Metropolitan Hilarion—the head of Russia’s Department for External Church Relations—has confirmed that Patriarch Kirill allows Russian Orthodox Christians to take communion at St. Panteleimon’s monastery on Mount Athos.
This comes as welcome news to many Orthodox Christians, who had considered that communion might be completely off limits to pilgrims visiting the holy mountain.
The Patriarch of Constantinople had recently joined himself to a schismatic church group that engages in sacrilegious activities, and he claimed to remove the Ukrainian Church from Russian Orthodox Church authority. Thus the churches in Constantinople and Moscow are now in schism with one another. The schism has already encouraged various priests and even entire congregations to abandon the Greek Orthodox jurisdiction and to show their solidarity with the Russian Orthodox Church.
Thankfully, there is still one monastery on Mount Athos where Orthodox Christians have a blessing to take communion. In a breaking-news edition of the Church & World program on Russian television, Metropolitan Hilarion said,
“At the most recent meeting of the Supreme Diocesan Assembly in Moscow, when Patriarch Kirill was asked a direct question, he said is it permissible to partake of the Eucharist at the St. Panteleimon monastery on Mt. Athos. He said that, from his point of view, the laity can take communion there.”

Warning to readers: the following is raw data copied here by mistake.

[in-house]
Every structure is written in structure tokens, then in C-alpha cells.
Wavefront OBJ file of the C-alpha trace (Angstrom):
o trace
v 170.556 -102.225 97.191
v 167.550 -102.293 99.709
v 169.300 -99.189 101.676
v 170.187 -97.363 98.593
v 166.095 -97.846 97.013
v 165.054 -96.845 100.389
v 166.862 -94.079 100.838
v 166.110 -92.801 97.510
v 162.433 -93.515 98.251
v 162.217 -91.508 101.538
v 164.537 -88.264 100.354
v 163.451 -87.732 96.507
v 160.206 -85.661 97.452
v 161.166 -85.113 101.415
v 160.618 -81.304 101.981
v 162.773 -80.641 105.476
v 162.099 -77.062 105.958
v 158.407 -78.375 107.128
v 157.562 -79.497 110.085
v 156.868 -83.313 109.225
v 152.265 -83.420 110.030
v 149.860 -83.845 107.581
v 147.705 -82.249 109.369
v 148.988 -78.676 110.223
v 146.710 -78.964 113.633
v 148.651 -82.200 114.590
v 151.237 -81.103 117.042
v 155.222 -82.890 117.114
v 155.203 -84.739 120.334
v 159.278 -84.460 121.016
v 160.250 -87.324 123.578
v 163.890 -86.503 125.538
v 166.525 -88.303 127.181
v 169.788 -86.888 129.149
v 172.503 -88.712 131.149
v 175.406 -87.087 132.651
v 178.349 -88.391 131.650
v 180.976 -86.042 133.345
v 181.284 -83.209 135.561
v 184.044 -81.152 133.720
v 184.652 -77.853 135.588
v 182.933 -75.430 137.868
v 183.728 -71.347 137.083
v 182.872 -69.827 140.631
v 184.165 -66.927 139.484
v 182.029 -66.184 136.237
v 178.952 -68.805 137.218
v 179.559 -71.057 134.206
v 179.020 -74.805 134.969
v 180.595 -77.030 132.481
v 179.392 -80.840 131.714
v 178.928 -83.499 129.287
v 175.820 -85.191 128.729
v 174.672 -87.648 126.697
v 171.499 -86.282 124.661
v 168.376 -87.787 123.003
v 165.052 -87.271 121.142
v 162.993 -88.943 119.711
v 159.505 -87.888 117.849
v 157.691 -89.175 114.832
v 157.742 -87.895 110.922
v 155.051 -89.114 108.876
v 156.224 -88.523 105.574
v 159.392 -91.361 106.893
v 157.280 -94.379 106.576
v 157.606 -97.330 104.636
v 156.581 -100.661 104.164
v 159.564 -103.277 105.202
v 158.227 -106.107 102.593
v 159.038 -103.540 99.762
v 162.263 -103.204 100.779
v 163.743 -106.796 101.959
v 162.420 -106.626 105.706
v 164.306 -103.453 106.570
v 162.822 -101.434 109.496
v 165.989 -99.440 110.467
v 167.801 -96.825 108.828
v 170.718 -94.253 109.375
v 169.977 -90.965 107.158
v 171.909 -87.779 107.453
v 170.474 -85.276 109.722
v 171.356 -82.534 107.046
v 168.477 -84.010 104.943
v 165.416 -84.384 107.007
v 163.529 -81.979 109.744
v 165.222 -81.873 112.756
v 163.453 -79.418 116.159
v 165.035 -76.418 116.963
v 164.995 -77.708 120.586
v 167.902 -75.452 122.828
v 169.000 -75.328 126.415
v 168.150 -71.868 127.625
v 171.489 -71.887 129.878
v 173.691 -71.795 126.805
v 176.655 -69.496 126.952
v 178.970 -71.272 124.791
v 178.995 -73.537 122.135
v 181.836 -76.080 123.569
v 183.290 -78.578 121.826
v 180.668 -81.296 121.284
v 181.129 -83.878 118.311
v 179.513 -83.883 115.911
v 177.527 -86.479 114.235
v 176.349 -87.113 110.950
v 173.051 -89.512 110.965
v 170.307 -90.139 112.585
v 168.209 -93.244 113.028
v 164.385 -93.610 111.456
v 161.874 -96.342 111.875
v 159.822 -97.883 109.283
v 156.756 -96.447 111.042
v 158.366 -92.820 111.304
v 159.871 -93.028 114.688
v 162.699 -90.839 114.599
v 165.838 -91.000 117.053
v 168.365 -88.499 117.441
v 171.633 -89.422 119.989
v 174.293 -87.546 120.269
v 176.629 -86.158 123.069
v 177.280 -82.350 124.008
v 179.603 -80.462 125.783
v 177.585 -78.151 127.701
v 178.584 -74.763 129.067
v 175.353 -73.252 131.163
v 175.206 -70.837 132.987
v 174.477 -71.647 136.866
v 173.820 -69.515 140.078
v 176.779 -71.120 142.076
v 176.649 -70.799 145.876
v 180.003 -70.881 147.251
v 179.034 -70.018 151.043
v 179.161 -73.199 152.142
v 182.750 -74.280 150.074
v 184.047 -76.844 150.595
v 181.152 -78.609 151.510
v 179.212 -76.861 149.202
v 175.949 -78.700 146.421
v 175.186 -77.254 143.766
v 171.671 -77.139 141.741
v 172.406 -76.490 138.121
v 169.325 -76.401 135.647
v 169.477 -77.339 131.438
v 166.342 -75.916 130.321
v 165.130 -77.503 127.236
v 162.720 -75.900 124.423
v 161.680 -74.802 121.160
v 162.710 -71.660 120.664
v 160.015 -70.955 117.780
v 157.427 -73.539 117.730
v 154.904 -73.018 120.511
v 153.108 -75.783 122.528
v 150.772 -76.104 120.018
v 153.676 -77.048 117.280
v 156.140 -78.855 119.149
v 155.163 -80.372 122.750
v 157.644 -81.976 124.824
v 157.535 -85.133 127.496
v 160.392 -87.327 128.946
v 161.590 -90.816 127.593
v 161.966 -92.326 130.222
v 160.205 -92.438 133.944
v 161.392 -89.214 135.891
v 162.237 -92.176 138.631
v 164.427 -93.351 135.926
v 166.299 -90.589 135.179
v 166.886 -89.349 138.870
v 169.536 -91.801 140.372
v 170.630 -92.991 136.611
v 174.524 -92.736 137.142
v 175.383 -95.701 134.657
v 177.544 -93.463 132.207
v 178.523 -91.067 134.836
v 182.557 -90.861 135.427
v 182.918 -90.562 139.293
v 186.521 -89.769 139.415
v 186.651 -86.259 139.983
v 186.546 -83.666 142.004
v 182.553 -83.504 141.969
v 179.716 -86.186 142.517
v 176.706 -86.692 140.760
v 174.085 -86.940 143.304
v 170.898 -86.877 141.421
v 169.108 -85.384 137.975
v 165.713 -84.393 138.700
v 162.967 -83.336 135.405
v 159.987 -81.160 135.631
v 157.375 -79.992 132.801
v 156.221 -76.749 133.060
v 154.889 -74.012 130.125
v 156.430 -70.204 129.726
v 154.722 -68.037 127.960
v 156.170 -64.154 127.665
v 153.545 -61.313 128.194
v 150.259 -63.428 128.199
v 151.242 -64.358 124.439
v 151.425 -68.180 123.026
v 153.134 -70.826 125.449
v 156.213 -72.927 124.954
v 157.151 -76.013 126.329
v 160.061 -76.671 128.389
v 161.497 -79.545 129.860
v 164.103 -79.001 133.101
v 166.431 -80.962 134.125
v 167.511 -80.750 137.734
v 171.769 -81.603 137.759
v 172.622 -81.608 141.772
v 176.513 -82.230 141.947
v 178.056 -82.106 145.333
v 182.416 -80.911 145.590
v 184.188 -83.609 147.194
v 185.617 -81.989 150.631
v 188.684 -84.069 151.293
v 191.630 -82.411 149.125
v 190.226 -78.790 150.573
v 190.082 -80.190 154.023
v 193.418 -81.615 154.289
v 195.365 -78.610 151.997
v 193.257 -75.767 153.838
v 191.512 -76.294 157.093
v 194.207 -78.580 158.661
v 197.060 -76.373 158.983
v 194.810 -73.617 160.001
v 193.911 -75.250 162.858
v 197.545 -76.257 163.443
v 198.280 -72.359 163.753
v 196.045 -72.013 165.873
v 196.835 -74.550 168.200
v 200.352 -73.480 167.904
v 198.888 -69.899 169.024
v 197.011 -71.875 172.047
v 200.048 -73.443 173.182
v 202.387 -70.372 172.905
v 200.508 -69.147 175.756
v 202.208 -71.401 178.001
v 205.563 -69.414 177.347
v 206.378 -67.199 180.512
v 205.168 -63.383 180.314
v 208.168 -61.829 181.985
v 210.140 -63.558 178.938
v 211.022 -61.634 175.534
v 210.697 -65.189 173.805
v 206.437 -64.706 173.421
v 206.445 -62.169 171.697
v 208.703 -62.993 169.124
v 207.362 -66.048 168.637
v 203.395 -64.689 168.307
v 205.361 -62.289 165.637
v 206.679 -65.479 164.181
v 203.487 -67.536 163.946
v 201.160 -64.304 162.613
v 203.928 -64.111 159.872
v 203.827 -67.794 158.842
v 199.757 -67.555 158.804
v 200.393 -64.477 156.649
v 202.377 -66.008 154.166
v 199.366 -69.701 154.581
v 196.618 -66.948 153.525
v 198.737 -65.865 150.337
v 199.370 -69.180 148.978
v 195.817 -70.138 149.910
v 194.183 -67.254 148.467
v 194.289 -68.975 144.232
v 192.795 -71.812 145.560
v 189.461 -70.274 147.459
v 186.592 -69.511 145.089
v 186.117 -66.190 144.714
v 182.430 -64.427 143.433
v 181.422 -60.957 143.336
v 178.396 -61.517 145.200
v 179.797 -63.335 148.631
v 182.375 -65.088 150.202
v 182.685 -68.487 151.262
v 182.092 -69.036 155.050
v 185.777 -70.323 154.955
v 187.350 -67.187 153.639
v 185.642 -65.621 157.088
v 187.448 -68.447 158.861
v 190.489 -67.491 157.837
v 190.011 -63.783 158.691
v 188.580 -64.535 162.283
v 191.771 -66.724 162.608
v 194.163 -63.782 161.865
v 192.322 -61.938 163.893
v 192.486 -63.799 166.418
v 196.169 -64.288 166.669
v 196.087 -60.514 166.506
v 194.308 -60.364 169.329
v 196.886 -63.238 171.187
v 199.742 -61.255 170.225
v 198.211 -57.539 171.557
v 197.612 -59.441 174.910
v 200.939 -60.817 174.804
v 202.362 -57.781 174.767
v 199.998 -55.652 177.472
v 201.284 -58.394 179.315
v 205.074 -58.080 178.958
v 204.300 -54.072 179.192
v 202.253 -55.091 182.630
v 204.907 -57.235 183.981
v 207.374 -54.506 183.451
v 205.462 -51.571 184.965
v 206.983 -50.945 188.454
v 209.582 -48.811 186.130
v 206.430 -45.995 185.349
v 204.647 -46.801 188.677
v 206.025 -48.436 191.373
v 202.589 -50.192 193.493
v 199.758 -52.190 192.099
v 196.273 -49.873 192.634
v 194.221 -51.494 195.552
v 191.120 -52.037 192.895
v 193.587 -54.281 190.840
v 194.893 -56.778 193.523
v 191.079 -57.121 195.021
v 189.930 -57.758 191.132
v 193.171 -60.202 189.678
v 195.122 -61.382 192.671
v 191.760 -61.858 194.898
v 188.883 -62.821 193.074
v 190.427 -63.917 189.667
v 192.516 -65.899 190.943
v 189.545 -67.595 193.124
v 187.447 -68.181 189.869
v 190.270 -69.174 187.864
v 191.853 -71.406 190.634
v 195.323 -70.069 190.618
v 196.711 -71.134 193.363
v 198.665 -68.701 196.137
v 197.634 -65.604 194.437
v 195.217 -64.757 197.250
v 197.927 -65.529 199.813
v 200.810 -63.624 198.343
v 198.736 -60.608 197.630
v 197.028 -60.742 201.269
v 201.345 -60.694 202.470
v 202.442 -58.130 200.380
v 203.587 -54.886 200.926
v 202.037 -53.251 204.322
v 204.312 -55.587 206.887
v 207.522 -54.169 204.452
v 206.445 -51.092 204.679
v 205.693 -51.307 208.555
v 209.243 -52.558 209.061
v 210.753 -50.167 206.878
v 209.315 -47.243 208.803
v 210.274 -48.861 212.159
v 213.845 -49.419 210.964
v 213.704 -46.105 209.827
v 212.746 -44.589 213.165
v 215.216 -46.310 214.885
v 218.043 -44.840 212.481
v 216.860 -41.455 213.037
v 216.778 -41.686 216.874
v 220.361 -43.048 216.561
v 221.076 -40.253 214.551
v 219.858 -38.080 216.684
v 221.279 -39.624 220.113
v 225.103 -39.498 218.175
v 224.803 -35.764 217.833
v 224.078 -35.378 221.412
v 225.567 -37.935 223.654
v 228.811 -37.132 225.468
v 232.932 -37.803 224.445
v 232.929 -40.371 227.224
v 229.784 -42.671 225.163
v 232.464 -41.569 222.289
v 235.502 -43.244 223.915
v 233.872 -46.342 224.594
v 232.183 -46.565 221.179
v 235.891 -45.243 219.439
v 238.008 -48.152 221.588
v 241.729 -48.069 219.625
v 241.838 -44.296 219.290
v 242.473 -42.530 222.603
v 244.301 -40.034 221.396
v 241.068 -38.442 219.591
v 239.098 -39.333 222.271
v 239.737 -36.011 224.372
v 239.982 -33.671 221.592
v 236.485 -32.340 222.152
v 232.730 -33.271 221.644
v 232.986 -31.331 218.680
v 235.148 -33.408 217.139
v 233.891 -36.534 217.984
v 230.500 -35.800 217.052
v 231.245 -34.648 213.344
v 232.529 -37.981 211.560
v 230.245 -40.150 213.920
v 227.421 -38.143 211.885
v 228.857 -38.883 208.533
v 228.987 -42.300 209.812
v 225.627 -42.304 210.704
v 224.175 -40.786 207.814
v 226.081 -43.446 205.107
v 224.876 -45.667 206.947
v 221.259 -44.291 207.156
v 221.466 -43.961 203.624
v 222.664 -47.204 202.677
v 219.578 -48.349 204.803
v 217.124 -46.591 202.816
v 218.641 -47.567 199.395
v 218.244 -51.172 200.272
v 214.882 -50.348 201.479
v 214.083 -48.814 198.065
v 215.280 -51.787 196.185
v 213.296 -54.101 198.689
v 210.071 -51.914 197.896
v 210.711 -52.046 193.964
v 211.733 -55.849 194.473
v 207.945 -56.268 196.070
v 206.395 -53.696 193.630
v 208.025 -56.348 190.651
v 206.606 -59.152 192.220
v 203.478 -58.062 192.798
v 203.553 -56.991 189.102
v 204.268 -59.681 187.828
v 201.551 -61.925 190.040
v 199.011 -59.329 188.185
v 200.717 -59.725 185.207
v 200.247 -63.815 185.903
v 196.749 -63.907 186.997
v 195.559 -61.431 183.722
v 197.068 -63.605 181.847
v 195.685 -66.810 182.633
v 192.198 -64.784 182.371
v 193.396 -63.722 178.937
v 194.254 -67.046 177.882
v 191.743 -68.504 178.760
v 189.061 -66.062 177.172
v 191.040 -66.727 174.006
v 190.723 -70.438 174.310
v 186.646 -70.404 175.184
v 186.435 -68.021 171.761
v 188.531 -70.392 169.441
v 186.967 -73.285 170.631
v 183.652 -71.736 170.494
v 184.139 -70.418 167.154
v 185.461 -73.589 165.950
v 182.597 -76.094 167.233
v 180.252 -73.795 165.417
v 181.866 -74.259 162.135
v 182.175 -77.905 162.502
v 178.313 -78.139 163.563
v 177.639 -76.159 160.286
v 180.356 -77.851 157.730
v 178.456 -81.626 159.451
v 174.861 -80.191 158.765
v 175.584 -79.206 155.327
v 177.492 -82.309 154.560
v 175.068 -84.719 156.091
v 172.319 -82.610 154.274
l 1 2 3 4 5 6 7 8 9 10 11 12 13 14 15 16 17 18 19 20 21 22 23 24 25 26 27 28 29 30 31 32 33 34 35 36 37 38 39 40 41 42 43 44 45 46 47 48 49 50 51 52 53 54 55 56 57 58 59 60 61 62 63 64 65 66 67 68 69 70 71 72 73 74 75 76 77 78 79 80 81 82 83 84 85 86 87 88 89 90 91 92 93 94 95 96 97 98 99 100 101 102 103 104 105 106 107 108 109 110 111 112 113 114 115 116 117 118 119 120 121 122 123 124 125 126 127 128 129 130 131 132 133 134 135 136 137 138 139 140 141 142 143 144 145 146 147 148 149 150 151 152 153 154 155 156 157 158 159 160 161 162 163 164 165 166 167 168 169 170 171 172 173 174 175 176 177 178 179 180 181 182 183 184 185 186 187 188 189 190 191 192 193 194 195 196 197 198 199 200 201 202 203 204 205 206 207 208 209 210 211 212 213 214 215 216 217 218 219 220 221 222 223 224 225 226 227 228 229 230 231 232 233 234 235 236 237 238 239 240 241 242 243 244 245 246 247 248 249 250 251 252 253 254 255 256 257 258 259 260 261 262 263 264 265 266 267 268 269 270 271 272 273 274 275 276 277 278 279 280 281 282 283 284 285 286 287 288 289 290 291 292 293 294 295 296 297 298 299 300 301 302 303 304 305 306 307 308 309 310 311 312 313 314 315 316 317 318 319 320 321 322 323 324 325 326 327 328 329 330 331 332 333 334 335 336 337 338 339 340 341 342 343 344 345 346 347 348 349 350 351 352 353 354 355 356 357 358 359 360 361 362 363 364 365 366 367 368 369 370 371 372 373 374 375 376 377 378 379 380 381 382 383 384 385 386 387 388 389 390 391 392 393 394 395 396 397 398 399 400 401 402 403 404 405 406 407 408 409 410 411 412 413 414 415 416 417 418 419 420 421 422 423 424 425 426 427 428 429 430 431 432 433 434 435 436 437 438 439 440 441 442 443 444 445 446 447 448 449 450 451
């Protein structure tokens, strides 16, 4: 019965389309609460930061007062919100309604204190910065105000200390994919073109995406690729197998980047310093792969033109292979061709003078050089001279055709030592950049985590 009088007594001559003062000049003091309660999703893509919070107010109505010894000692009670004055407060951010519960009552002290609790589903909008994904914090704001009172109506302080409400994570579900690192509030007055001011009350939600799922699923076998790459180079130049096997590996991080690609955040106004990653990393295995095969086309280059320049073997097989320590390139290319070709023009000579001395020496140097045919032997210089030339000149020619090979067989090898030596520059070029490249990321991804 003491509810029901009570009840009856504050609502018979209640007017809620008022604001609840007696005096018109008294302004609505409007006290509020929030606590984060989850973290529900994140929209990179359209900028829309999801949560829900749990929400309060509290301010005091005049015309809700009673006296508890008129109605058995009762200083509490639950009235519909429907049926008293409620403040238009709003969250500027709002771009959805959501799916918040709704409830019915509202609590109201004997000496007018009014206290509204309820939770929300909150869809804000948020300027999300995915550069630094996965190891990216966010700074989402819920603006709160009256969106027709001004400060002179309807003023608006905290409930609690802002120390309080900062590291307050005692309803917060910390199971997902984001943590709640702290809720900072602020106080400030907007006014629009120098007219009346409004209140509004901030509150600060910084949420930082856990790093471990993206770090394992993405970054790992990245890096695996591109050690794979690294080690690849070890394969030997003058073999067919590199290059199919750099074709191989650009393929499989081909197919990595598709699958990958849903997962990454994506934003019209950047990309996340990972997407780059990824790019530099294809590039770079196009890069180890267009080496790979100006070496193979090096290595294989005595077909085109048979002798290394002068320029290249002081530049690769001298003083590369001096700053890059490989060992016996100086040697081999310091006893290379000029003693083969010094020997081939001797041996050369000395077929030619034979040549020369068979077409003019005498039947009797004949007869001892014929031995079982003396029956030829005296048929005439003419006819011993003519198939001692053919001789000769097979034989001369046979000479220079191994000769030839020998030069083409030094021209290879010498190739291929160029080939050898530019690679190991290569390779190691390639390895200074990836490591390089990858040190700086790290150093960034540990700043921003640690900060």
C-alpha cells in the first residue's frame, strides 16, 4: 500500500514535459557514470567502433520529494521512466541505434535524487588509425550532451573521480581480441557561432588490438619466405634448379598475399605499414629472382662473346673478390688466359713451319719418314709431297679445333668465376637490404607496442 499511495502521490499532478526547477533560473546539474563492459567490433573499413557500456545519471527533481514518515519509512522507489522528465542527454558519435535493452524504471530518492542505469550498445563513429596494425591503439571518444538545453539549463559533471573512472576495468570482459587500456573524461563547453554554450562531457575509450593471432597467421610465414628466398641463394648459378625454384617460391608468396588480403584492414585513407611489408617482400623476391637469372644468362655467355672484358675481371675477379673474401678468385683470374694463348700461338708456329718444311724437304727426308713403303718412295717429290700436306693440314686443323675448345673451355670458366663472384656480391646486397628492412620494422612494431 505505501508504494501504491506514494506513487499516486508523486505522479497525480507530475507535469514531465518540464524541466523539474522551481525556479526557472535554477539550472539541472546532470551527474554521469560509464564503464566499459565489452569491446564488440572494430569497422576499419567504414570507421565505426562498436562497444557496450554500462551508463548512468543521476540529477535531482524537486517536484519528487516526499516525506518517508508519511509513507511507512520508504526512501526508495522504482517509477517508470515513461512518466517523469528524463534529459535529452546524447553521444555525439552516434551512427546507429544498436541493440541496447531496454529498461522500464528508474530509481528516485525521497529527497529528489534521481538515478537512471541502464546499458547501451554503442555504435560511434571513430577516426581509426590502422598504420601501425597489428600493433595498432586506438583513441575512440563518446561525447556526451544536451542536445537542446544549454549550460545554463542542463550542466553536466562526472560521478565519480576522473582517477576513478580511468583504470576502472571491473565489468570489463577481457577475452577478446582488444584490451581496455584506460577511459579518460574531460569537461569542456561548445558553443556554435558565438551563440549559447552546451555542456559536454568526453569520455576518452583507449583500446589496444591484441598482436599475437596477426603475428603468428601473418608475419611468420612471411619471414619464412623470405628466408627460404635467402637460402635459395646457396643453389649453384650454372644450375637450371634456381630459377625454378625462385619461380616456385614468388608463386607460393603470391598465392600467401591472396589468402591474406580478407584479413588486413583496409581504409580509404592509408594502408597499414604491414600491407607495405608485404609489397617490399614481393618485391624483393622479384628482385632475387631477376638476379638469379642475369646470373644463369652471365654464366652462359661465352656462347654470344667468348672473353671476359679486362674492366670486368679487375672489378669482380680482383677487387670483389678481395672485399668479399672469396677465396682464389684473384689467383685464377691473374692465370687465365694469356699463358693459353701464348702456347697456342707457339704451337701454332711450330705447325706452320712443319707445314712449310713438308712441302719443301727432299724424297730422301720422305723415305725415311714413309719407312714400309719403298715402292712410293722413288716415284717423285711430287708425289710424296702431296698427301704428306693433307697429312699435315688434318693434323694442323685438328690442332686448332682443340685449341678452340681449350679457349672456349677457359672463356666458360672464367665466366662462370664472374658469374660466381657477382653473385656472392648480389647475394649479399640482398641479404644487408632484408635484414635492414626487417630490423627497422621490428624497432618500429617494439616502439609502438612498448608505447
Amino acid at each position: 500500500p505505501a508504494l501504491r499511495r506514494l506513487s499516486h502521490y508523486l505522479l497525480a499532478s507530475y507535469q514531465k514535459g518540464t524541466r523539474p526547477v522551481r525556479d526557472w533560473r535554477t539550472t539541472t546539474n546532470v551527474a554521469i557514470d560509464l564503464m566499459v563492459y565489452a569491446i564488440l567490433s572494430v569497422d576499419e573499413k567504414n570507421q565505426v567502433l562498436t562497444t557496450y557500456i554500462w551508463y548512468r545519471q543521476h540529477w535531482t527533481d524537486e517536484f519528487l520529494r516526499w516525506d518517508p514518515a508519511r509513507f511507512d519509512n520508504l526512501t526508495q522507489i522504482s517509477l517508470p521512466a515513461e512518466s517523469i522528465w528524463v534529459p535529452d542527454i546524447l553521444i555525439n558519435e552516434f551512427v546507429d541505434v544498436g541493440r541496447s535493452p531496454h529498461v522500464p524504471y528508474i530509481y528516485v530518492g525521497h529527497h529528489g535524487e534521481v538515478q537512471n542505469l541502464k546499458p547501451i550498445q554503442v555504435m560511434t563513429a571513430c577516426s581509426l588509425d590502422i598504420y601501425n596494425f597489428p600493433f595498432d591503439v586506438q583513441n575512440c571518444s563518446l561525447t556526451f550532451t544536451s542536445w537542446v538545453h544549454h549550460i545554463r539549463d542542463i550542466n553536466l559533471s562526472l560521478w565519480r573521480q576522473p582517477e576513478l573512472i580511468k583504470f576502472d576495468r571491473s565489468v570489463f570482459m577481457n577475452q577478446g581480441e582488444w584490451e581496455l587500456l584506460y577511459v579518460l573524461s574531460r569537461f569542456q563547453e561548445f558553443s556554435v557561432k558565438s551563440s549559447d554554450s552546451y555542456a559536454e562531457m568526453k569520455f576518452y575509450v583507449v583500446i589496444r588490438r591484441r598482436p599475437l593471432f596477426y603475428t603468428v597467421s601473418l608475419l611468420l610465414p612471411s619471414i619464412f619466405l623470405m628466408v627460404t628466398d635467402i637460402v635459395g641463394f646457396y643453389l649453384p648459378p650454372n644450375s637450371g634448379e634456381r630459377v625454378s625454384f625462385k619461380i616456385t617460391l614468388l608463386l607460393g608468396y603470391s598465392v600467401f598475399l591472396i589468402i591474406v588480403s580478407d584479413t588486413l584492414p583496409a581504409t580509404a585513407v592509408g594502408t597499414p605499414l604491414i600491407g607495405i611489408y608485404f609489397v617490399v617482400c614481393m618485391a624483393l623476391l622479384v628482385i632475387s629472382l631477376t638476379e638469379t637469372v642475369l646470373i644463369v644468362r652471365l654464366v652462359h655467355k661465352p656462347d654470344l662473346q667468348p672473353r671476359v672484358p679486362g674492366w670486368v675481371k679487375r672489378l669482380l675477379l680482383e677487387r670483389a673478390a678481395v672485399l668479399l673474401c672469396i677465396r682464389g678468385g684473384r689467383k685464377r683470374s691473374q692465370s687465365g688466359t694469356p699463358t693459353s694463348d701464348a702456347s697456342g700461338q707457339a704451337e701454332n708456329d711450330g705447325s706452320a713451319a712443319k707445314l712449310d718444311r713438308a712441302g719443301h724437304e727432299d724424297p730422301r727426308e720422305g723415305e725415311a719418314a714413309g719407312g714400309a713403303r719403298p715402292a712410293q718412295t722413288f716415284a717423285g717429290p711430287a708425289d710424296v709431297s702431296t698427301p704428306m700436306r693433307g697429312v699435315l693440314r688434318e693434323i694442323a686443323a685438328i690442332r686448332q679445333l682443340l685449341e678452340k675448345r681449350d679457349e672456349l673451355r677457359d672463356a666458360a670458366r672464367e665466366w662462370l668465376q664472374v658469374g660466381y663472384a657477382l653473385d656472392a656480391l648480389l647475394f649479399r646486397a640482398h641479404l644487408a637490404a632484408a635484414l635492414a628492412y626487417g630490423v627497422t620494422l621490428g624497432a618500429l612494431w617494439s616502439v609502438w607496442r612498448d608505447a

In his opinion, this decision suggests that the Russian Orthodox Church considers St. Panteleimon’s monastery to be Russian. Metropolitan Hilarion added,
“It belongs to the Church of Constantinople, like all Athos monasteries, but we know that this monastery was built by Russian monks with Russian money, the Russian and Ukrainian monastic brotherhood is there, and worship is performed there in the Slavonic language. So when laymen from the Russian Orthodox Church make a pilgrimage to this monastery, they are allowed to take communion there, and to participate in the holy mysteries of Christ.”
In reference to the monastery of St. Panteleimon, the hierarch concluded with the following wish for the future:
“I hope that monastic life there will continue to develop, and monks—including those from the Russian Orthodox Church—will be able to continue coming there.”
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